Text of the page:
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Humidity'

Humidity'

Humidity in Los Angeles

Summers are warm to hot, and nearly completely dry. The summer temperature pattern usually begins in late June or early July, and lasts through September or October, although it may start as early as late May. In August, the average high/low at the University of Southern California downtown campus are 84.8 °F (29.3 °C) and 65.6 °F (18.7 °C). The same figures at the LAX airport, approximately 12 miles (19 km) to the southwest and near the ocean, are 76.6 °F (24.8 °C) and 64.2 °F (17.9 °C). However, temperatures across the region often exceed 90 °F (32 °C) during the summer. This happens when an atmospheric high-pressure area becomes dominant over the Great Basin of Nevada and Utah (a frequent occurrence), and the resulting offshore flow of the atmospheric air mass shuts off the normal coastal sea breeze in Los Angeles. July, August and September are the hottest months, with September holding the all-time record of 113 °F (45 °C). Skies are nearly constantly sunny, unless interrupted in late spring and early summer by the June Gloom pattern, which is unpredictable year-to-year. The North American Monsoon can bring occasional thunderstorms and high humidity to Los Angeles in the summer and early fall.

A quality HVAC unit is capable of removing and reducing existing humidity from indoor air, especially while the air conditioner is in use. These complex systems are, however, typically designed specifically to control temperatures and are not inherently built to remove moisture. Yet for an air conditioning unit to successfully cool the air, it must first remove excess heat-trapping humidity. (Source: www.ac-control.com)

Those who live in high humidity areas need to be able to reduce their moist indoor atmosphere to ensure a more comfortable living environment. Installing a properly functioning air conditioning system can remedy the temperature issues and create an ideal home atmosphere for everyone to enjoy. At A/C Control Inc, we specialize in creating comfortable environments, complete with the perfect temperature and moisture levels. Our team proudly offers homes and businesses throughout Los Angeles and the greater SoCal area top-quality humidity control solutions. Those who live in high humidity areas need to be able to reduce their moist indoor atmosphere to ensure a more comfortable living environment. Installing a properly functioning air conditioning system can remedy the temperature issues and create an ideal home atmosphere for everyone to enjoy. At A/C Control Inc, we specialize in creating comfortable environments, complete with the perfect temperature and moisture levels. Our team proudly offers homes and businesses throughout Los Angeles and the greater SoCal area top-quality humidity control solutions.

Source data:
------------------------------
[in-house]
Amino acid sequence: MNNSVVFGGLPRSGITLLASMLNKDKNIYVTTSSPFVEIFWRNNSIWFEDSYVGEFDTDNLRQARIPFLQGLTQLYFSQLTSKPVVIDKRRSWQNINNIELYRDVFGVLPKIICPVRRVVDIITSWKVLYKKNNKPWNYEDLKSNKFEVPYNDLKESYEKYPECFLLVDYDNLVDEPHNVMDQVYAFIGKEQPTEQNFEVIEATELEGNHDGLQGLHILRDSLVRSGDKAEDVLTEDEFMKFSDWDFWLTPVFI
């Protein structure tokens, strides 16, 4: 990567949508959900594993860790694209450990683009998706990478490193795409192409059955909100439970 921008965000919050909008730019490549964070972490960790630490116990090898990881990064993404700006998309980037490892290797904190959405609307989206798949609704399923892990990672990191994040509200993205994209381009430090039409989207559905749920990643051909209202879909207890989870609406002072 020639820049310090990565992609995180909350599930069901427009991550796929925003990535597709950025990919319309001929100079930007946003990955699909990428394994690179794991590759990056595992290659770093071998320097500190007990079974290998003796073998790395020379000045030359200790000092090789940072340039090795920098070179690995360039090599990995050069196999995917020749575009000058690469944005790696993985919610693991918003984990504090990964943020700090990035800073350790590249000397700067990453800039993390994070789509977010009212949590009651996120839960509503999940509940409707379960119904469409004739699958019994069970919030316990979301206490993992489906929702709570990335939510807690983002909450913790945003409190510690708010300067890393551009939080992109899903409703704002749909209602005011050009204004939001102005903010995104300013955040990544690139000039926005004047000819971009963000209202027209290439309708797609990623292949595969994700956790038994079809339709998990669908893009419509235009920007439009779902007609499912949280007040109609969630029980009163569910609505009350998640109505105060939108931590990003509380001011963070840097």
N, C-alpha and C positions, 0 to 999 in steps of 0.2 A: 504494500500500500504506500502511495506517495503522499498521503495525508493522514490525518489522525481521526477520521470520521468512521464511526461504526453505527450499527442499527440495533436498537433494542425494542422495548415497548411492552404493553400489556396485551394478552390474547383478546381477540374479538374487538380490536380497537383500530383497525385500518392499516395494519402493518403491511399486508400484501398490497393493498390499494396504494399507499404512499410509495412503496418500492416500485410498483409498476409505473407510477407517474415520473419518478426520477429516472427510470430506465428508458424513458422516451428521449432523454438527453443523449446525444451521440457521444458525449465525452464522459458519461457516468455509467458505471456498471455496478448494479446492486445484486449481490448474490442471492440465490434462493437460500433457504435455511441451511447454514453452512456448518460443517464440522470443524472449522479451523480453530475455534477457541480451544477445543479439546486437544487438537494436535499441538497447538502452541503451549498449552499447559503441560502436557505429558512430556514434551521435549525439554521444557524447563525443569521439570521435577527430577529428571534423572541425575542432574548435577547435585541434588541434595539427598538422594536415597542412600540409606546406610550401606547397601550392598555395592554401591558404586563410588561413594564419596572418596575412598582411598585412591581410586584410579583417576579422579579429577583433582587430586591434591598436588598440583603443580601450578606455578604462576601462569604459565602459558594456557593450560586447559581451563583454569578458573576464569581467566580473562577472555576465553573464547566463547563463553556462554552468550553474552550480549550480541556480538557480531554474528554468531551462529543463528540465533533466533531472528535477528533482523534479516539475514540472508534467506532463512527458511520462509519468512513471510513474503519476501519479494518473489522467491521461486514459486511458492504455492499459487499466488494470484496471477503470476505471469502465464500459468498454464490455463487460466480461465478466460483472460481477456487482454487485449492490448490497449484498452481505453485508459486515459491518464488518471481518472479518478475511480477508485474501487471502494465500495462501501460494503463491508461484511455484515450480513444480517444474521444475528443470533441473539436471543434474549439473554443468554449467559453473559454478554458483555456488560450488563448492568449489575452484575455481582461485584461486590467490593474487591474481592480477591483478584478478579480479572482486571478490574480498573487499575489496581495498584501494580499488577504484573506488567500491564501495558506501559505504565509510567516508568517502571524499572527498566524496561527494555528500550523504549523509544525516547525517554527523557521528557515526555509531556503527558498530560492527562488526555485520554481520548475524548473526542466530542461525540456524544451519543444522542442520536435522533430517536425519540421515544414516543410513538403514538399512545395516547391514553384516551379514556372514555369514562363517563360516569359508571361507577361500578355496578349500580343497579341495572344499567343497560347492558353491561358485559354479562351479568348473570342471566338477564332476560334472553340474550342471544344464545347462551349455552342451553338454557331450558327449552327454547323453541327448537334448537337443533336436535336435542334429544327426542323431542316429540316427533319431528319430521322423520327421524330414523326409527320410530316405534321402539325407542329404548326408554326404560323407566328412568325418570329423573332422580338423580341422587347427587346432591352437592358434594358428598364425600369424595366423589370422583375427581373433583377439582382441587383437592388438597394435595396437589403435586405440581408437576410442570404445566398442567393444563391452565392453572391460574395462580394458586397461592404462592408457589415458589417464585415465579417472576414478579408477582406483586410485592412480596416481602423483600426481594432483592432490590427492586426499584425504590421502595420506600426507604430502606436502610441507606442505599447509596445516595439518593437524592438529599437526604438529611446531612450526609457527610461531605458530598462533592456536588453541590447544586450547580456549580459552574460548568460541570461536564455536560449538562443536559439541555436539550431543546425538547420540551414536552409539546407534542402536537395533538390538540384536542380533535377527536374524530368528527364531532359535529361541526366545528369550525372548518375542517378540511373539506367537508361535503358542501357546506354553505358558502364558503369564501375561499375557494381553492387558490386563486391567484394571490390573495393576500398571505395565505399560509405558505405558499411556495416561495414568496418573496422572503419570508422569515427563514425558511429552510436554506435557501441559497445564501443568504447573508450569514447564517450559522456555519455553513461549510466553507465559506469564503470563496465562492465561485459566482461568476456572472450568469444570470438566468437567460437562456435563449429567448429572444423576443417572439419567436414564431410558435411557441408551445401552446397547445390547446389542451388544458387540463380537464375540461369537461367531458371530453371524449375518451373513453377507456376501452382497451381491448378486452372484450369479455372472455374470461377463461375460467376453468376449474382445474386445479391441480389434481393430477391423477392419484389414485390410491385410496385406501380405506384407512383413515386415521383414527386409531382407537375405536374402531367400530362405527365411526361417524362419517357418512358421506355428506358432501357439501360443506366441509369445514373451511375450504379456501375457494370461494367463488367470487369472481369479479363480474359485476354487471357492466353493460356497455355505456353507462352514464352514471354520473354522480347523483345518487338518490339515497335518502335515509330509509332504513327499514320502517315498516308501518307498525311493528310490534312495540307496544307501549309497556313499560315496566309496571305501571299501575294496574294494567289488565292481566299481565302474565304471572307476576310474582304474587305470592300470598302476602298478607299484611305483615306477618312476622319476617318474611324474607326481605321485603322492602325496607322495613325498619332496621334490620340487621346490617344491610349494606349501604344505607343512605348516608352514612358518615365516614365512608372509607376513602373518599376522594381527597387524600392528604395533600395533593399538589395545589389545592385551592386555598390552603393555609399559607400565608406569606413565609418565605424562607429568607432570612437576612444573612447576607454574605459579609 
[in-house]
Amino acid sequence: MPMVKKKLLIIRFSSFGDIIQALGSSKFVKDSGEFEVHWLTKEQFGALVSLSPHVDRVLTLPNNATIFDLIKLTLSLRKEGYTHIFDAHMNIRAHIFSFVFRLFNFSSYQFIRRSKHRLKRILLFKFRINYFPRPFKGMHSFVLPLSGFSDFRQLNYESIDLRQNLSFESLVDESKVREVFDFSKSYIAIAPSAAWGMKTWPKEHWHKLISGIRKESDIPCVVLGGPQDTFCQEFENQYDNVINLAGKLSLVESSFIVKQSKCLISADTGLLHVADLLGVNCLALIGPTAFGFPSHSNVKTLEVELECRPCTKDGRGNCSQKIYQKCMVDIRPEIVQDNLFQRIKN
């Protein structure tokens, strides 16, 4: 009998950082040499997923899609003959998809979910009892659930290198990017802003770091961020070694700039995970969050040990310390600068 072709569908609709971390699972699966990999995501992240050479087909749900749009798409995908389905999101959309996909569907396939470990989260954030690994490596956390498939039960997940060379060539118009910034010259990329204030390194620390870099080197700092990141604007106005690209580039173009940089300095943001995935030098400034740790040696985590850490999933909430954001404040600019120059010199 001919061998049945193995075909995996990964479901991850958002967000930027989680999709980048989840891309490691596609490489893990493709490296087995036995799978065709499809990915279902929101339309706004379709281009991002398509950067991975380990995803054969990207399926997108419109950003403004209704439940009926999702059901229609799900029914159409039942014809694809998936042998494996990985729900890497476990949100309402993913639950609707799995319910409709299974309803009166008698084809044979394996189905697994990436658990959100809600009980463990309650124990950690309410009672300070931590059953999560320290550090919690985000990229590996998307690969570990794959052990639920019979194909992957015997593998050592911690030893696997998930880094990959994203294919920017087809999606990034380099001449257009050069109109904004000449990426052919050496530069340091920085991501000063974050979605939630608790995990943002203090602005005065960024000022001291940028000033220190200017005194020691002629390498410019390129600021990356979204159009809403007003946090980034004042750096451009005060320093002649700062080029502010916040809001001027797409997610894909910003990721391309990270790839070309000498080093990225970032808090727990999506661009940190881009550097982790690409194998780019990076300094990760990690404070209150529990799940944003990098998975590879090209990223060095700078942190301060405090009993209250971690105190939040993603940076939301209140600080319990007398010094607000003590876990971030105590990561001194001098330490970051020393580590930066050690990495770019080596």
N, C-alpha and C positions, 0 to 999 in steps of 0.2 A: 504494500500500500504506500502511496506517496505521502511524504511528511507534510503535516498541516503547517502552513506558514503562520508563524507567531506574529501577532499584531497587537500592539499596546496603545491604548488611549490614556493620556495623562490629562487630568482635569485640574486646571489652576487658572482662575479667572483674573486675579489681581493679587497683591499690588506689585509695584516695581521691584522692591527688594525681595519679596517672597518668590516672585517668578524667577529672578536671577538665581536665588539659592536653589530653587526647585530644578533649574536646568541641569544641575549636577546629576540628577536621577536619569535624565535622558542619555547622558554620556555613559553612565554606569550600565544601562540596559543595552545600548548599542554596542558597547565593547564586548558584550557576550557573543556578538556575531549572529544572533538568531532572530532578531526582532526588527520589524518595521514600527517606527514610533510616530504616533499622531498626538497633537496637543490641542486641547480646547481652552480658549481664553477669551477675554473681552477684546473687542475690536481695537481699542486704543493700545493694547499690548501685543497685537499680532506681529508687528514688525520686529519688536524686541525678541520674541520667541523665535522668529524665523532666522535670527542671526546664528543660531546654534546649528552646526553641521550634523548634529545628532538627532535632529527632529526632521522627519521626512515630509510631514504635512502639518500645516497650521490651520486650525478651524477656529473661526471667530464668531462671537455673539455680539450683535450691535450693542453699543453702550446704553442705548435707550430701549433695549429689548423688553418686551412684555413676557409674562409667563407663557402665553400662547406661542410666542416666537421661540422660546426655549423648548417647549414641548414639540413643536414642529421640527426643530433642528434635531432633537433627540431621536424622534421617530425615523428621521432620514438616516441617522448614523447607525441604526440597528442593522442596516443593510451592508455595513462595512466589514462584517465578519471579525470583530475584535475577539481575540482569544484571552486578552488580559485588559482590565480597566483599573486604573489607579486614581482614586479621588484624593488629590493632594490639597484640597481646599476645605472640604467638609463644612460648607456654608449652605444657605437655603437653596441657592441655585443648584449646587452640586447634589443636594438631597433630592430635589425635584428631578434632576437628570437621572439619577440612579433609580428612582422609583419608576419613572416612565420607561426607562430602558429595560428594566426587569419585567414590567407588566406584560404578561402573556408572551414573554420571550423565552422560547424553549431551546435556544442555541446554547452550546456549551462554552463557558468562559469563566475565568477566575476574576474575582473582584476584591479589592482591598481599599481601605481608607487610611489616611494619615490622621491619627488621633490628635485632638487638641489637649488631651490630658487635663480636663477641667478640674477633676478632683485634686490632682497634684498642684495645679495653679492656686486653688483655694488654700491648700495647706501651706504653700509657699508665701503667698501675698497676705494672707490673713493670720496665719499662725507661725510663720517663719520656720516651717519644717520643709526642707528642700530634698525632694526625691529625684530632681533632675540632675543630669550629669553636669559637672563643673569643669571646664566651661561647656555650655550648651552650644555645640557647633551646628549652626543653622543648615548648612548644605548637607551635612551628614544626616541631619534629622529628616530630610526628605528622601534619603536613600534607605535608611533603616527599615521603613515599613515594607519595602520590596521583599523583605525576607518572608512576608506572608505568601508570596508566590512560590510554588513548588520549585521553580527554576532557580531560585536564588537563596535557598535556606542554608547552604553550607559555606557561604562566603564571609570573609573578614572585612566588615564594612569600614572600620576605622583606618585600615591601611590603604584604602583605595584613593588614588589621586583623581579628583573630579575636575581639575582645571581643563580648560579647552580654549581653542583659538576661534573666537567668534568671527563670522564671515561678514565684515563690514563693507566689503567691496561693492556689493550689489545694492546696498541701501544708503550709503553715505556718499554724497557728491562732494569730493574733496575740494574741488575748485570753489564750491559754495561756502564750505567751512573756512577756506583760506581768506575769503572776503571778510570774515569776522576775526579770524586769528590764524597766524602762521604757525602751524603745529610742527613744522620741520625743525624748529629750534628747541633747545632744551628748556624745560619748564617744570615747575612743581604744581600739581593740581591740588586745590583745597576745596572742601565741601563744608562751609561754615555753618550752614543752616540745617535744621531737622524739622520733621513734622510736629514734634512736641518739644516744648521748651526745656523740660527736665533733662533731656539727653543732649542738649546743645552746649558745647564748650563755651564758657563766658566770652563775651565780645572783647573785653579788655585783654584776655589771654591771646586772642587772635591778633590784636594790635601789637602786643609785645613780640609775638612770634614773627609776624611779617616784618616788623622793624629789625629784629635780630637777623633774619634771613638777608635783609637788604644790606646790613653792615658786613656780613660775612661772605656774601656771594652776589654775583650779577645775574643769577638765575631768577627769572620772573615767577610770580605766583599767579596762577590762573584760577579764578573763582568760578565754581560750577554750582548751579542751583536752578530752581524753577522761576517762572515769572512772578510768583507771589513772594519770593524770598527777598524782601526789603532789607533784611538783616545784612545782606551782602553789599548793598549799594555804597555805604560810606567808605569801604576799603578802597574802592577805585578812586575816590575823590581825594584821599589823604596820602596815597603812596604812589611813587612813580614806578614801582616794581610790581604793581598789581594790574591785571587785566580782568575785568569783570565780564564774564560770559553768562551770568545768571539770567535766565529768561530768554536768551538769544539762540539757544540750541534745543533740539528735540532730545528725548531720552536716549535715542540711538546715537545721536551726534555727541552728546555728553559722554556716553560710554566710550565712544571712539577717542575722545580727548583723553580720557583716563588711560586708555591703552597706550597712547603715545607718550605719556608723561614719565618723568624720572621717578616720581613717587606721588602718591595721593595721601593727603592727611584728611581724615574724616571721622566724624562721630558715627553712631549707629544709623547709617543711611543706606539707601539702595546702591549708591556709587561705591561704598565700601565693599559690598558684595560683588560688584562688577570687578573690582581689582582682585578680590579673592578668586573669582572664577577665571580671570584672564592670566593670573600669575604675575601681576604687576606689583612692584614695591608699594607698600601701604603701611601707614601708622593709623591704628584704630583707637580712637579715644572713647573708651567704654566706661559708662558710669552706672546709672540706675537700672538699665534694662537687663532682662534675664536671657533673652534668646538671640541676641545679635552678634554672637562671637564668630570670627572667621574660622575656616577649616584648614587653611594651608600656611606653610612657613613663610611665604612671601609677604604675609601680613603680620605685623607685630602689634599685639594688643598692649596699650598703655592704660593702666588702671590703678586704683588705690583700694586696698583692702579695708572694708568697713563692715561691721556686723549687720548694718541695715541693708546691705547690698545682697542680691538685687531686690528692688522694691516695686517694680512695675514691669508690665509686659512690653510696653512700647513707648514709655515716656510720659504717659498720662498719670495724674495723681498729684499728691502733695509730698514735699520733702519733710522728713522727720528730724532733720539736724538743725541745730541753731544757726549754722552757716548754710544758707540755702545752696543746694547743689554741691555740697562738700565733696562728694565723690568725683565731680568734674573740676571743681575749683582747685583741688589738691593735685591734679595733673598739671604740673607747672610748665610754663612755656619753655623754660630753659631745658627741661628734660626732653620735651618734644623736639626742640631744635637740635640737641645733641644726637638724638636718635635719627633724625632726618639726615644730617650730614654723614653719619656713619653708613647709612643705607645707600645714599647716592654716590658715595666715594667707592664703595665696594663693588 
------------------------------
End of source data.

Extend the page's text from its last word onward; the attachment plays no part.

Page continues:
Because excess humidity can have grave side effects like damaged appliances, decreased indoor air quality, and more, we understand how important humidity control is for your home or business. We work tirelessly to ensure you have the perfect solution for your home that makes your space comfortable while saving you money on monthly bills and HVAC repairs. We have over 14 years of experience serving the greater Los Angeles area, and we have 5-star reviews from happy customers who will vouch for our services. (Source: www.ac-control.com)

Califorina

Los Angeles, because the atmosphere over the coastal basin is generally too stable and dry, especially during summer, to allow the strong vertical development necessary for mature cumulonimbus clouds. Full, mature thunderstorms can develop in the surrounding deserts and mountains during the summer North American Monsoon, but rarely over the Los Angeles metropolitan region and coastal basin, where the moisture is coming off of the Gulf of Mexico and the Gulf of California. This atmospheric stability is largely due to the cool and persistent marine layer, which is fueled by the constant influx of cold Pacific water via the California Current. Summer thunderstorms that do manage to form on the coastal basin are typically associated with the North American Monsoon and/or tropical cyclones, or downburst winds followed by weak tornadoes, which can bring enough tropical heat and moisture to overcome the cool marine layer, destabilizing the atmosphere. (Source:

nearly rivals the record high temperatures of Phoenix, Arizona (122 °F (50 °C)) and Palm Springs (123 °F (51 °C)). The city of Burbank, at the eastern end of the Valley, is also known for being significantly hotter than downtown Los Angeles, which is only 9 miles (14 km) to the south. During winter both the Canoga Park and Burbank weather stations are significantly wetter than some coastal stations and thus retain hot-summer Mediterranean climates (Csa). By comparison, Canoga Park has quite cool summer nights, in contrast to many other interior Southern California areas.nearly rivals the record high temperatures of Phoenix, Arizona (122 °F (50 °C)) and Palm Springs (123 °F (51 °C)). The city of Burbank, at the eastern end of the Valley, is also known for being significantly hotter than downtown Los Angeles, which is only 9 miles (14 km) to the south. During winter both the Canoga Park and Burbank weather stations are significantly wetter than some coastal stations and thus retain hot-summer Mediterranean climates (Csa). By comparison, Canoga Park has quite cool summer nights, in contrast to many other interior Southern California areas. (Source: en.wikipedia.org)

Weather